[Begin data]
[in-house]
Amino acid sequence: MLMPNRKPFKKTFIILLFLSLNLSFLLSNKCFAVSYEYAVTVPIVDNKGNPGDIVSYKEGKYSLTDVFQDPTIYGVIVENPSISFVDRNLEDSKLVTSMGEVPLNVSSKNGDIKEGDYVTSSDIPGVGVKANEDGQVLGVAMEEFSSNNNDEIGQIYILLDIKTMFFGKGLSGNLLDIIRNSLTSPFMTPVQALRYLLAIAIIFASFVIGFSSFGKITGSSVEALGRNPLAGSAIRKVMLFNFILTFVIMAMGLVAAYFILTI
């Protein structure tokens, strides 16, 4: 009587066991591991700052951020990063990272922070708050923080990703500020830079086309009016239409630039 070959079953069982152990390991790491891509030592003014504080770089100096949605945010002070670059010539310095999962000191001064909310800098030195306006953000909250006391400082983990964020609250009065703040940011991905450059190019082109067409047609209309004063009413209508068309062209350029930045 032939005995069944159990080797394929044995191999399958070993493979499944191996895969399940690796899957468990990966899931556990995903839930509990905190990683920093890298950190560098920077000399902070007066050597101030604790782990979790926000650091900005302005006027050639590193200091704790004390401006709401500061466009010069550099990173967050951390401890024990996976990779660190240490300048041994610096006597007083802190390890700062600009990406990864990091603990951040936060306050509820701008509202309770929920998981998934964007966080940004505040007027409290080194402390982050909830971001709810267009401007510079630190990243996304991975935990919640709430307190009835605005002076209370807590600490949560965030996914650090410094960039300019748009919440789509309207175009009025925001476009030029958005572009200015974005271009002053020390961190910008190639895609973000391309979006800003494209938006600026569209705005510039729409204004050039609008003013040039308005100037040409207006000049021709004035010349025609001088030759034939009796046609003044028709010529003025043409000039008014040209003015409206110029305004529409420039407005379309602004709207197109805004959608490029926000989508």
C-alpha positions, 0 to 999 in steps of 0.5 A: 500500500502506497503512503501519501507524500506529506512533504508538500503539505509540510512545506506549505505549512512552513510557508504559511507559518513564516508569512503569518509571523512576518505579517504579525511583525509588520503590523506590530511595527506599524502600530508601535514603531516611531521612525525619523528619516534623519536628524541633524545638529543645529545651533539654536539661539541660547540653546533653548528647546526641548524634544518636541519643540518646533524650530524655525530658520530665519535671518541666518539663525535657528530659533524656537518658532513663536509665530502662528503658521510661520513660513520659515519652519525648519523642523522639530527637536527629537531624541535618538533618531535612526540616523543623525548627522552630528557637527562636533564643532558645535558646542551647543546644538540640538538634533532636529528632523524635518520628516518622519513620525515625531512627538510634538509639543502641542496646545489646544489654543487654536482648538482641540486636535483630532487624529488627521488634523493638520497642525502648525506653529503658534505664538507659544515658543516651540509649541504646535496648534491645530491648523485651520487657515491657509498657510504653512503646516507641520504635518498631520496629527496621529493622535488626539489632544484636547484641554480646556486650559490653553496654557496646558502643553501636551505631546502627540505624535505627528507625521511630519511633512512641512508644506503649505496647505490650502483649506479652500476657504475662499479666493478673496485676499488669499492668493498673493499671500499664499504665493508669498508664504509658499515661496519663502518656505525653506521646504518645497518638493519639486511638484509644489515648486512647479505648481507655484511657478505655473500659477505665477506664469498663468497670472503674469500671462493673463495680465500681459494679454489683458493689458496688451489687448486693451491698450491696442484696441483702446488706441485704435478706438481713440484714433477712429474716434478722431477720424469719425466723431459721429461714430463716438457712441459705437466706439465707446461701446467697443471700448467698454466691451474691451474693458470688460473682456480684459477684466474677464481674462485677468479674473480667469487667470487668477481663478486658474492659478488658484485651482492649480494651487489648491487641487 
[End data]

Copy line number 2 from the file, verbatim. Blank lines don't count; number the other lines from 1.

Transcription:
Amino acid sequence: MLMPNRKPFKKTFIILLFLSLNLSFLLSNKCFAVSYEYAVTVPIVDNKGNPGDIVSYKEGKYSLTDVFQDPTIYGVIVENPSISFVDRNLEDSKLVTSMGEVPLNVSSKNGDIKEGDYVTSSDIPGVGVKANEDGQVLGVAMEEFSSNNNDEIGQIYILLDIKTMFFGKGLSGNLLDIIRNSLTSPFMTPVQALRYLLAIAIIFASFVIGFSSFGKITGSSVEALGRNPLAGSAIRKVMLFNFILTFVIMAMGLVAAYFILTI